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Psychophysiologic Disorders, or PPD, is a term developed by a group of doctors, therapists, and former patients to describe symptoms of TMS with a more accurate term. This is a reference page on the development of the change of the term from TMS to PPD.

Problems with TMS

The acronym TMS was first coined by Dr. John Sarno for Tension Myositis Syndrome, later turned into Tension Myoneural Syndrome. The term refers to tension in the muscles (myositis), because initially Sarno diagnosed people with TMS who only had pain. However it soon became clear that muscles were not the only part of the body being affected, but that nerves could also be part of TMS [1]. The term TMS has been met with multiple challenges and oppositions arguing that it does not adequately address all of the manifestations it can be responsible for such as: dry eyes, gastrointestinal disorders, tooth pain, tendinitis, and dermatological conditions. Because of this reason several other doctors and authors developed different terms for the same condition Source.

Dr. Howard Schubiner uses the term the Mindbody Syndrome (MBS)[2], as well as Dr. Marc Sopher (however Sopher still uses the acronym TMS)[3]. Dr. Dave Clarke coined the term Stress Illnesses in his book They Can't Find Anything Wrong [4], while Scott Brady developed Autonomic Overload Syndrome or AOS[5]. With each new book came a new name for the condition. There was an overwhelming influx of names for the same condition that usually proved to be confusing. In order to gain unity and to put forth a clear idea and understanding of the condition one name that clearly identified the condition needed to be developed.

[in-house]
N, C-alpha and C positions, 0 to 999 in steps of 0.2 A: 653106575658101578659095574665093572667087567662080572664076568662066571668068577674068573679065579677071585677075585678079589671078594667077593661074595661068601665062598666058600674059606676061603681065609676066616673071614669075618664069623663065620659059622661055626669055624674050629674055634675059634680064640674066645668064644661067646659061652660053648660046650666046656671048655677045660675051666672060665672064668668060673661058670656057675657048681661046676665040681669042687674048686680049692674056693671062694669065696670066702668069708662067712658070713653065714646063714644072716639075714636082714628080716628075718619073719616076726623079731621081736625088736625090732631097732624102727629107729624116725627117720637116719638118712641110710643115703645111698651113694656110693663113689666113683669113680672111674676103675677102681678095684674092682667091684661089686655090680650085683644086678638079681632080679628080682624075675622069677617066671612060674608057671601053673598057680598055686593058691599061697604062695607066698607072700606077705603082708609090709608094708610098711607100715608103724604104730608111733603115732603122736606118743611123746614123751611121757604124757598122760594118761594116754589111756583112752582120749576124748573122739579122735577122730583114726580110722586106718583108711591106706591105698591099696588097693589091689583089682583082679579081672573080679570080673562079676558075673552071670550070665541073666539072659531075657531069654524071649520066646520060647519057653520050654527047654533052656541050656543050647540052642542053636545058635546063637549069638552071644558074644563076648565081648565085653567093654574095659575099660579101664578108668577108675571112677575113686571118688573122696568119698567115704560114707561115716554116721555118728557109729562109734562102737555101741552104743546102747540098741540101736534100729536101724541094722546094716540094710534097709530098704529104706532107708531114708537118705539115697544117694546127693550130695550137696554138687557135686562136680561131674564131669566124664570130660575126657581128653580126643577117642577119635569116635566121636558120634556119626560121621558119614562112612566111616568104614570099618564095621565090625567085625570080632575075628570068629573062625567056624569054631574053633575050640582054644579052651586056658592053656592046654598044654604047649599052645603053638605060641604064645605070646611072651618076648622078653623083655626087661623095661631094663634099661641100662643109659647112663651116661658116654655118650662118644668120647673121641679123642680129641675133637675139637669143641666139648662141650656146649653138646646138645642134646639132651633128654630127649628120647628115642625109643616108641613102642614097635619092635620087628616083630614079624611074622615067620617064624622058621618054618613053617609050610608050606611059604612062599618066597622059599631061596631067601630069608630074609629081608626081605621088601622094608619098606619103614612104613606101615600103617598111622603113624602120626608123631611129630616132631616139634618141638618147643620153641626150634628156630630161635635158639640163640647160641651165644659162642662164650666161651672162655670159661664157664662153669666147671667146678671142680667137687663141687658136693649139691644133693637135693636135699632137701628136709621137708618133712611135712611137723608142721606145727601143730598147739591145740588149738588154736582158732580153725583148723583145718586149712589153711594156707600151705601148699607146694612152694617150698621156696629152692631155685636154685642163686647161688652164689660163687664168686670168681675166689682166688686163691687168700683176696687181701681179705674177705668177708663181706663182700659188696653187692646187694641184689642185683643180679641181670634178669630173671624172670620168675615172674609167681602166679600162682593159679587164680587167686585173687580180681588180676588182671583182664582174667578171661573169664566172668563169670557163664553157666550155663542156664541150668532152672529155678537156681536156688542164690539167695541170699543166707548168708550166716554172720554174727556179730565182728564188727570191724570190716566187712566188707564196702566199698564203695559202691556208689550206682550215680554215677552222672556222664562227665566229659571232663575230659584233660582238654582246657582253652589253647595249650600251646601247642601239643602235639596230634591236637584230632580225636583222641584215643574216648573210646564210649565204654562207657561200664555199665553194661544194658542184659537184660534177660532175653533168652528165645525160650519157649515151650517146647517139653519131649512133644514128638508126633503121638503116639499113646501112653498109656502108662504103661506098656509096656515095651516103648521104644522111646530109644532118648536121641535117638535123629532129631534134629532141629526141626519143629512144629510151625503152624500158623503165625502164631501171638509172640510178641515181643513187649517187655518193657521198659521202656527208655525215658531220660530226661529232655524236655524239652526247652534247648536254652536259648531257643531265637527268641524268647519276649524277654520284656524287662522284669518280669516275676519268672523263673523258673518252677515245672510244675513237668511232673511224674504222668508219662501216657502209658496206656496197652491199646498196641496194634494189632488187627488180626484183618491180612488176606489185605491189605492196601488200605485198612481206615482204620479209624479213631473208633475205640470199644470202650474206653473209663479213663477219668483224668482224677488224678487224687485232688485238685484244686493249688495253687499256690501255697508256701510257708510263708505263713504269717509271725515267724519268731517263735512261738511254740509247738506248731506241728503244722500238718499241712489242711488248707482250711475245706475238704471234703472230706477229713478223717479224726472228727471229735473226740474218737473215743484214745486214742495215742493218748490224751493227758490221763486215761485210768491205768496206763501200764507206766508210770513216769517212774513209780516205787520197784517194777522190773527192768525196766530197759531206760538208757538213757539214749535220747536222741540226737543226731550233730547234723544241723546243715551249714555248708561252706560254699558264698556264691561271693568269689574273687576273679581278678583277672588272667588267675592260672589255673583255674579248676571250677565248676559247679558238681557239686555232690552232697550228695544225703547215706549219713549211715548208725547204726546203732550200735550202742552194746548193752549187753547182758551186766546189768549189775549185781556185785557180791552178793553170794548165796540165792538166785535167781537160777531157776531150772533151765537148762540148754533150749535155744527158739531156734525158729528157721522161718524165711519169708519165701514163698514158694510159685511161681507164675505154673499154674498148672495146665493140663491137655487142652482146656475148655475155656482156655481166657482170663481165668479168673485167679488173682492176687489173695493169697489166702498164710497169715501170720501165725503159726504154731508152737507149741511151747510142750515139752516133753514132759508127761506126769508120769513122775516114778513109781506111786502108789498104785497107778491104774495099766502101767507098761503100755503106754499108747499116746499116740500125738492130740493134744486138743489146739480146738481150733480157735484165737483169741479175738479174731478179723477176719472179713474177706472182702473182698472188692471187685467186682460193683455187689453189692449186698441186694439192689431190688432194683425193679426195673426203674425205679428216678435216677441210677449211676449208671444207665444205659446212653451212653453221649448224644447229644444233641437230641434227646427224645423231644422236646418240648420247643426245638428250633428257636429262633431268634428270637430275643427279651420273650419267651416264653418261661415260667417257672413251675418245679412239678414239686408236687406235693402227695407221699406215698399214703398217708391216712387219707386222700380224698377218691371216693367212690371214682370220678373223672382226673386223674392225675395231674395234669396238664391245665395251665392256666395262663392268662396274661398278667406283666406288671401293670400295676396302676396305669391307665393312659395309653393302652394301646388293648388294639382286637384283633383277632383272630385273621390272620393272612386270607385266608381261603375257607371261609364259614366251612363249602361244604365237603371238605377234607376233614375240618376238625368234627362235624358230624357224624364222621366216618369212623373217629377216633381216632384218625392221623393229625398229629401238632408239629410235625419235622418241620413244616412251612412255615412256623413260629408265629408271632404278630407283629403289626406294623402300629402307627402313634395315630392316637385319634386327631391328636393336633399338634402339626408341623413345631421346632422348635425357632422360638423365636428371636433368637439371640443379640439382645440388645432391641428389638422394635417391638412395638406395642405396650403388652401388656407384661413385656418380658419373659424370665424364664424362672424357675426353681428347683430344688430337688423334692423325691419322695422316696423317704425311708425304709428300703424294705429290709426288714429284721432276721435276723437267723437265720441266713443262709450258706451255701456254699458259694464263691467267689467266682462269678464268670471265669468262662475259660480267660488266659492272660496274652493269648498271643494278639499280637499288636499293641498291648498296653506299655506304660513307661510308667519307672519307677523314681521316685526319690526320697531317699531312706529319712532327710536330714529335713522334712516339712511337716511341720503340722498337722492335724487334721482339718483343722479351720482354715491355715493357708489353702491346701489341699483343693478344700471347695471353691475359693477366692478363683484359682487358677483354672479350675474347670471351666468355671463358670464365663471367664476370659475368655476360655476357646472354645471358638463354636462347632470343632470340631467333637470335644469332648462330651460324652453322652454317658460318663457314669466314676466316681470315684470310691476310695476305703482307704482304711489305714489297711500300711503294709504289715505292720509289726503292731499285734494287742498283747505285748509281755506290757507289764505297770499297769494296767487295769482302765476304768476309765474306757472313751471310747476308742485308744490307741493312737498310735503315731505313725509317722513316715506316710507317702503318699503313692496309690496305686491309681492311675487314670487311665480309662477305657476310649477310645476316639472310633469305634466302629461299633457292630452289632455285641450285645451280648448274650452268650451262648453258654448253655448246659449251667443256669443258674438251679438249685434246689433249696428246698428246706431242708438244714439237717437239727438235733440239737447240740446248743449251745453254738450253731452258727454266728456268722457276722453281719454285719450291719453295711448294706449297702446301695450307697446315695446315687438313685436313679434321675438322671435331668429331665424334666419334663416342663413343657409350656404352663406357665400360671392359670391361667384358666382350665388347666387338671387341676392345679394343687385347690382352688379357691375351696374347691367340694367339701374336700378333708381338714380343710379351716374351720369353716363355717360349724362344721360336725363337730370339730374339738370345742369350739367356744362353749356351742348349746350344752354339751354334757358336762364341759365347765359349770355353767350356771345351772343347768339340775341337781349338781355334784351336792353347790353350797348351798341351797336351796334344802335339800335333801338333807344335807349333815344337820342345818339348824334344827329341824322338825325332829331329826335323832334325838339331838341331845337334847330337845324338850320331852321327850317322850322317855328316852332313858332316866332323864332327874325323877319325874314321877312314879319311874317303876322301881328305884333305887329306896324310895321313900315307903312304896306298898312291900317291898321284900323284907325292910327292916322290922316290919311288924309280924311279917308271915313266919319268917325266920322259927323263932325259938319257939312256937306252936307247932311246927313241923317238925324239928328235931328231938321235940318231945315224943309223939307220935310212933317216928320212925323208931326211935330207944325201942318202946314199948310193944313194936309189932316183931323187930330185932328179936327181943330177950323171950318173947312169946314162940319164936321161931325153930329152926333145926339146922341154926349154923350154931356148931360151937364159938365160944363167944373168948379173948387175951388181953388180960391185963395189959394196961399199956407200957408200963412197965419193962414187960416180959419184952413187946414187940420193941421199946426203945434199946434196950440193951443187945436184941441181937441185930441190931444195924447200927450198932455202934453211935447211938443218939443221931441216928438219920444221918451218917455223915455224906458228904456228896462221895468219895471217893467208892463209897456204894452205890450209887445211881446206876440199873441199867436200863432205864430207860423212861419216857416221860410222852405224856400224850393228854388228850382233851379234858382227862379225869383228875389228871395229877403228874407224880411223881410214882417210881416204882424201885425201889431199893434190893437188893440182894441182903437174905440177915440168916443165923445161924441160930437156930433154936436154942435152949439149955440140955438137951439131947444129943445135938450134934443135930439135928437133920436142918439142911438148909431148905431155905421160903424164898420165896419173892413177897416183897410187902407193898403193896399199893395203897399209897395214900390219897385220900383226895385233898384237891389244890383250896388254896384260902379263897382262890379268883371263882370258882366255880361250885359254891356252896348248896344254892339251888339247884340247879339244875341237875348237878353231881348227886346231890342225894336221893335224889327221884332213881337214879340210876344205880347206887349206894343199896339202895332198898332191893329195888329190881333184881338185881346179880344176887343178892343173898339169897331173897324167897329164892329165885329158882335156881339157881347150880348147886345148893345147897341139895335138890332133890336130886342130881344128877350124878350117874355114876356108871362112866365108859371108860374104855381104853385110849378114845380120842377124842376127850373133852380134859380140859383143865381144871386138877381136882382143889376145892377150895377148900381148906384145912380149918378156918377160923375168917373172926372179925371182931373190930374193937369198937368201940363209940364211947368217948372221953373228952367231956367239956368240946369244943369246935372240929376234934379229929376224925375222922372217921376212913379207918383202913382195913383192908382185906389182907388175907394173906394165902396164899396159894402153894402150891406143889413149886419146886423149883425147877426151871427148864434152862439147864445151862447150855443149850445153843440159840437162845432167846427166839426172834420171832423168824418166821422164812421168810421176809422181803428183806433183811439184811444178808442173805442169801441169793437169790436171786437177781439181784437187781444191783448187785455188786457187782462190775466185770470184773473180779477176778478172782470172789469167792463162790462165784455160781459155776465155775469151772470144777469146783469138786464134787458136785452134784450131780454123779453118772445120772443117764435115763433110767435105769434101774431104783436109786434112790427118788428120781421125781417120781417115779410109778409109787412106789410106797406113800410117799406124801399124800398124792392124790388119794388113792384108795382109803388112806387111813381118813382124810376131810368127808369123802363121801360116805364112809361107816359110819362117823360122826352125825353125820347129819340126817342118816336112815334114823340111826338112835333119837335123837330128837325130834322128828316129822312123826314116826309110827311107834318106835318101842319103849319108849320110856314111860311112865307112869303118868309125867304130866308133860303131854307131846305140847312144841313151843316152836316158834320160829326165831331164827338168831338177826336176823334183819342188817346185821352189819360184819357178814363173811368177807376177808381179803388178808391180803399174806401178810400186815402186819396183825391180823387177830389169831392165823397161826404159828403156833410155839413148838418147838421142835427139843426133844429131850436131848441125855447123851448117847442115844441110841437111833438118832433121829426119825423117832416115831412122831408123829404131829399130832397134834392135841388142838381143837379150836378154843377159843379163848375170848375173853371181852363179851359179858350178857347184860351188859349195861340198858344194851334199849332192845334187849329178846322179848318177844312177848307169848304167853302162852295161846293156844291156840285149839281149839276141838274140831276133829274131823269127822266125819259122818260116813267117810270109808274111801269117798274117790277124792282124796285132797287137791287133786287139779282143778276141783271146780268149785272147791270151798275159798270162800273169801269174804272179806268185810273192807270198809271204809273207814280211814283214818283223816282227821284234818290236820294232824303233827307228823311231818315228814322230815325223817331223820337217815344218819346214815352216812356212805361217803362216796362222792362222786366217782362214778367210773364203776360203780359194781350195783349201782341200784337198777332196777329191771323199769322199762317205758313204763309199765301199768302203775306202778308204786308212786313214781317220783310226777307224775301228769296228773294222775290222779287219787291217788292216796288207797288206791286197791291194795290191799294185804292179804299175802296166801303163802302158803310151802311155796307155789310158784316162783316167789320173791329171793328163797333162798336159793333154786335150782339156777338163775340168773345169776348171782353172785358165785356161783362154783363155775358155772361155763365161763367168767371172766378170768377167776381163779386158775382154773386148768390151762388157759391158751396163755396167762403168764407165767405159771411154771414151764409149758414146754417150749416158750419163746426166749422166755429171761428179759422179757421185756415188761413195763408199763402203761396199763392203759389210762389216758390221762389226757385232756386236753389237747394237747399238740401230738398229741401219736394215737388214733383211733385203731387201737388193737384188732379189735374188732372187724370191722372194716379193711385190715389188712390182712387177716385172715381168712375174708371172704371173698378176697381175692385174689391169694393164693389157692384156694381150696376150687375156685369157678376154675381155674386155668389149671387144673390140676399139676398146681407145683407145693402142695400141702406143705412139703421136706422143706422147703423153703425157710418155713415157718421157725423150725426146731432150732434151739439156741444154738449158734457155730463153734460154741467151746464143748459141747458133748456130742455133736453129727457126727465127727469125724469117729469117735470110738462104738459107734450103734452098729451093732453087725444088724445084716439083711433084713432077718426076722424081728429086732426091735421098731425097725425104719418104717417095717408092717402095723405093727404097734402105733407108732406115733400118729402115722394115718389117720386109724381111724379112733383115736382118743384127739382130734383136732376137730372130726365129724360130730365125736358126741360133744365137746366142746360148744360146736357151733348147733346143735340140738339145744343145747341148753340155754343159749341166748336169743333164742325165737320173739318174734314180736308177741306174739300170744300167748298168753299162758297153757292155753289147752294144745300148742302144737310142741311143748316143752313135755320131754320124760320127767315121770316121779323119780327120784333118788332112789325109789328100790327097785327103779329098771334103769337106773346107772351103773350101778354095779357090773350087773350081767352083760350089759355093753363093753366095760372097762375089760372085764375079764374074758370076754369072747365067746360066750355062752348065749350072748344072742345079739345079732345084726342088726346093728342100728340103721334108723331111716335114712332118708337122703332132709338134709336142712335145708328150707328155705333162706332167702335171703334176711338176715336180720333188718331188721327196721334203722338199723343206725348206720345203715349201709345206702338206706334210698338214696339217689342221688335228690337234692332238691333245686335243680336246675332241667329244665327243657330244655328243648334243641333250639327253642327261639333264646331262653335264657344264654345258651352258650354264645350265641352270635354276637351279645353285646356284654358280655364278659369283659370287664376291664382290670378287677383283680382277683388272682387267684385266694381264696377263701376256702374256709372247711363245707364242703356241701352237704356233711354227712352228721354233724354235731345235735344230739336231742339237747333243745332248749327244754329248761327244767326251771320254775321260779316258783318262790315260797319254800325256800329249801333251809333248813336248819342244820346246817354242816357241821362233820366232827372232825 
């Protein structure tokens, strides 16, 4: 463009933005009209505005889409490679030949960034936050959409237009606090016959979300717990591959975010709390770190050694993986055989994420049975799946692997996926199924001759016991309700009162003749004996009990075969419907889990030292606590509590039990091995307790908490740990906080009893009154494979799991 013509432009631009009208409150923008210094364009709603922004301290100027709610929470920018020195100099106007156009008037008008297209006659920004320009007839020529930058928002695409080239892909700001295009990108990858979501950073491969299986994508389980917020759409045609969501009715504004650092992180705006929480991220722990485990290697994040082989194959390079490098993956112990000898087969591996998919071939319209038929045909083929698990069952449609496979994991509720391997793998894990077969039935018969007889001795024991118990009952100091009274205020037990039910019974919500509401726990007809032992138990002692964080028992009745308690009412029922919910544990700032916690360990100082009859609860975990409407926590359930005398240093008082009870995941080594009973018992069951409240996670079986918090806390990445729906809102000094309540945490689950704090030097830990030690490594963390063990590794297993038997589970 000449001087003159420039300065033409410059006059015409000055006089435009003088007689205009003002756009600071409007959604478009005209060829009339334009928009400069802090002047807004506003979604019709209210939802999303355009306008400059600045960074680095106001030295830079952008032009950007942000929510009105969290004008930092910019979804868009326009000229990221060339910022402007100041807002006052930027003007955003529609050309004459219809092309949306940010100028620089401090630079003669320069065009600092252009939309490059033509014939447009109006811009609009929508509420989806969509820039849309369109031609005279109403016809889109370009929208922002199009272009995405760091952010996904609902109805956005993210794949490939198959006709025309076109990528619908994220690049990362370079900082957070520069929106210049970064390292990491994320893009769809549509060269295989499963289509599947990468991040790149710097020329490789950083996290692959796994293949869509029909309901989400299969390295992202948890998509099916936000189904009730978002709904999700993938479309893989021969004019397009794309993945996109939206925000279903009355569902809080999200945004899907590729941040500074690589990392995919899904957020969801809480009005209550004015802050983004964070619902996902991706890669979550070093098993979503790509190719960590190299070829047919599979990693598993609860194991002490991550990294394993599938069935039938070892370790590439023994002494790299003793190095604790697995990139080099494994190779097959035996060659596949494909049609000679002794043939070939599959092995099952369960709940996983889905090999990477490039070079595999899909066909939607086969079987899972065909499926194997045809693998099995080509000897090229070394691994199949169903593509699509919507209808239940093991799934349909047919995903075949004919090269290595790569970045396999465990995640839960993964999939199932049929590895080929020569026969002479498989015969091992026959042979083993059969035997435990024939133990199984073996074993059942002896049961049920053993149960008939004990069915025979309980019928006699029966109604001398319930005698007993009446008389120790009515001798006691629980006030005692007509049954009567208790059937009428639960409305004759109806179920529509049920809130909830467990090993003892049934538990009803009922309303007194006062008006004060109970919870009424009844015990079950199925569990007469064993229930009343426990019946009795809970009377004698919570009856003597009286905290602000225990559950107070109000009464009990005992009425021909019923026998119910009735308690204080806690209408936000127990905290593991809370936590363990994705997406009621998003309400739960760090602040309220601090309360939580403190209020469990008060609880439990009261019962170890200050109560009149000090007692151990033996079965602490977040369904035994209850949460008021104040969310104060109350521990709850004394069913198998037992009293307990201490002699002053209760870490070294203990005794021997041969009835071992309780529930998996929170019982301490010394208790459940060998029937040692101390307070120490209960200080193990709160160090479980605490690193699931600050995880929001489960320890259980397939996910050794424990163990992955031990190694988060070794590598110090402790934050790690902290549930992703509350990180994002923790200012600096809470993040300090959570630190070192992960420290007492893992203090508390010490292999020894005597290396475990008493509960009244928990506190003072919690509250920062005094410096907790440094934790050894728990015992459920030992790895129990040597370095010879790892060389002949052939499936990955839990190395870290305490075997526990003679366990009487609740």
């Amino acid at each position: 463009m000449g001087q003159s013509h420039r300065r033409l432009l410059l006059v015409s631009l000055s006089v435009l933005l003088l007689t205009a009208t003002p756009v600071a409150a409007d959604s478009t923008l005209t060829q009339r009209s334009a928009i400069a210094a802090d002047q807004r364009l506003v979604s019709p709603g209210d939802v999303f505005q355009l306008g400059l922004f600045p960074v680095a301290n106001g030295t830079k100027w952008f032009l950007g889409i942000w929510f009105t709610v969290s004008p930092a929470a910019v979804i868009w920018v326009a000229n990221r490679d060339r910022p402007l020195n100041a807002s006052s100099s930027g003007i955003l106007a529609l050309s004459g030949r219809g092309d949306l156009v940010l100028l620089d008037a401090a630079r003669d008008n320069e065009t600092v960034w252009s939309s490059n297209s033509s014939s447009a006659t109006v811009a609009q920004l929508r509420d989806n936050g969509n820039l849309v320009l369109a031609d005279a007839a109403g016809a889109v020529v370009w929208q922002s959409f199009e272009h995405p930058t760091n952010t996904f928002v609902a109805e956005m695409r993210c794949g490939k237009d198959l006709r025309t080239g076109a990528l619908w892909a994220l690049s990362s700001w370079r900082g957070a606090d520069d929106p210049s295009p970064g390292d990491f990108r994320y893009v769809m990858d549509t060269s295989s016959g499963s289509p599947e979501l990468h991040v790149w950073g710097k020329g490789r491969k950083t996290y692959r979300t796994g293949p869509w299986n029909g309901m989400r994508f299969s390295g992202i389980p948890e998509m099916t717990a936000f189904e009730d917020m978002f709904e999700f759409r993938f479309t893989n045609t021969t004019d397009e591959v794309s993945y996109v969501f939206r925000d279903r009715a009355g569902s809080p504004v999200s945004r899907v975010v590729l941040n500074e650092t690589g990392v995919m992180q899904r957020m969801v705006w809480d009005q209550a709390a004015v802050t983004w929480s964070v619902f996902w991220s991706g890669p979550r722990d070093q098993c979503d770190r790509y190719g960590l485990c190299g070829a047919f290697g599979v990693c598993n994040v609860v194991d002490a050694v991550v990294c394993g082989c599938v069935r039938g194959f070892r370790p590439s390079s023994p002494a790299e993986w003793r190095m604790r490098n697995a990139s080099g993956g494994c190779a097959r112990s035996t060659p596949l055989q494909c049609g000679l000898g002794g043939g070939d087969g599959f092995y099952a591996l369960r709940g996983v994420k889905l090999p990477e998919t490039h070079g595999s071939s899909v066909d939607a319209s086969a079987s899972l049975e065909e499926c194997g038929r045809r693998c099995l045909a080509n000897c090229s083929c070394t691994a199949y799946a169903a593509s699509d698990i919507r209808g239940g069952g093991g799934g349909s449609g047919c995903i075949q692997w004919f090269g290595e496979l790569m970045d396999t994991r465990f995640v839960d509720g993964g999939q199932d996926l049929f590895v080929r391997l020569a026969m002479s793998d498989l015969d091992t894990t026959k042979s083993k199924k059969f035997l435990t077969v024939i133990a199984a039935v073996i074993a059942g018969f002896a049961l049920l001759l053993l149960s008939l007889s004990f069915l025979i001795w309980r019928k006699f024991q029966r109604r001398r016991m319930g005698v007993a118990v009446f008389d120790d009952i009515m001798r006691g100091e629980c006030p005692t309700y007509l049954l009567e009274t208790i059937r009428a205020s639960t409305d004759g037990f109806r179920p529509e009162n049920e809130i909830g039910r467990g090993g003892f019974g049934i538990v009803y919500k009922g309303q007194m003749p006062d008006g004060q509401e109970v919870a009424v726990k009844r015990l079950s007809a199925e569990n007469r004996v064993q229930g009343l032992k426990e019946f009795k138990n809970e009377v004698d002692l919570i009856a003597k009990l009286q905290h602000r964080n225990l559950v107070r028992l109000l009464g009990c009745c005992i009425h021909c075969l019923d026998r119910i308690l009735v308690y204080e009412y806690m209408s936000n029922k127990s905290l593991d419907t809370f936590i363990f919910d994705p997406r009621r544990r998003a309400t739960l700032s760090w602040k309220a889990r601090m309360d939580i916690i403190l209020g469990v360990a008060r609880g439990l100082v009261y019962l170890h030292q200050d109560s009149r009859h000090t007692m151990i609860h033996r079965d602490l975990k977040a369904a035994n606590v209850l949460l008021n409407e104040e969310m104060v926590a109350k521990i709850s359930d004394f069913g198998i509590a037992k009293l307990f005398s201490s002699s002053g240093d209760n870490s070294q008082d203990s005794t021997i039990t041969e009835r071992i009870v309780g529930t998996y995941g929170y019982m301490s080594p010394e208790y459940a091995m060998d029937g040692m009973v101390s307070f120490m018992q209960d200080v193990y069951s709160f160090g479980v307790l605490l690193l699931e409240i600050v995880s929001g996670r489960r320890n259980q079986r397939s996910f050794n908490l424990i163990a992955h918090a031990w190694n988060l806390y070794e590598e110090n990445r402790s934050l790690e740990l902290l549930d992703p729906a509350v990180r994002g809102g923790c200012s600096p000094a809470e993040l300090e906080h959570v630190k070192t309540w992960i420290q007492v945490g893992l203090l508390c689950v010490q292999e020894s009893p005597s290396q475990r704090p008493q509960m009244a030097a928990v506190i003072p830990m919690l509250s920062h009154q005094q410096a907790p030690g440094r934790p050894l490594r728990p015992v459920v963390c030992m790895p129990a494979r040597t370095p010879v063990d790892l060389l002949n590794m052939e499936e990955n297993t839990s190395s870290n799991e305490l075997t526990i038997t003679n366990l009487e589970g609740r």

Transition to PPD

In March of 2009 a TMS conference was held in Ann Arbor, Michigan that brought the TMS community together. There was a large amount of enthusiasm for TMS awareness and ideas were discussed about the best way move TMS into mainstream medical community. The enthusiasm was channeled into the creation of a PPD non-profit called the Psychophysiologic Disorders Assocition (PPDA), which also hosted the LA Mind Body Conference in 2010. Members of the Working Group quickly came to consensus that the most effective way to gain awareness would be to develop a new name for TMS, that more accurately describes the condition, and it more acceptable to the medical community.

At the end of the of LA Mind Body Conference the TMS Educational Working Group met with Ed Coughlin and Doug Lynch from Lynchpin Biomedia as well as several other experts in communications and nonprofits. The team at Lynchpin Biomedia suggested that the first priority of the Working Group should be developing a new name and they submitted several recommendations to the group. After careful deliberation, the Working Group unanimously agreed that the term "Psychophysiologic Disorders" (PPD) is the term that will be most effective from a PR perspective, allowing the organization to help the most people, while simultaneously being perfectly accurate. "Psychophysiologic" is a term already regularly used by Dr. Sarno, and it captures the essential that psychological factors lead to real (if usually harmless) changes in a person's body.

As a consequence, the working group adopted the new term to rename itself the Psychophysiologic Disorders Association, or PPDA. [6]


1. Sarno, John. Healing Back Pain. New York: Warner Books. 1991. pg. 9

2.Schubiner, Howard. Unlearn Your Pain. Pleasant Ridge: Mind Body Publishing. 2010. pg. 8

3. Sopher, Marc. To Be Or Not To Be... Pain Free. Bloomington: 2003. pg. 4

4. Clarke, Dave. They Can't Find Anything Wrong. Boulder: First Sentient Publications. 2007.

5. Brady, Scott. Pain Free for Life. New York: Hachette Book Group. 2006. pg. 8

6. Psychophysiologic Disorders Association

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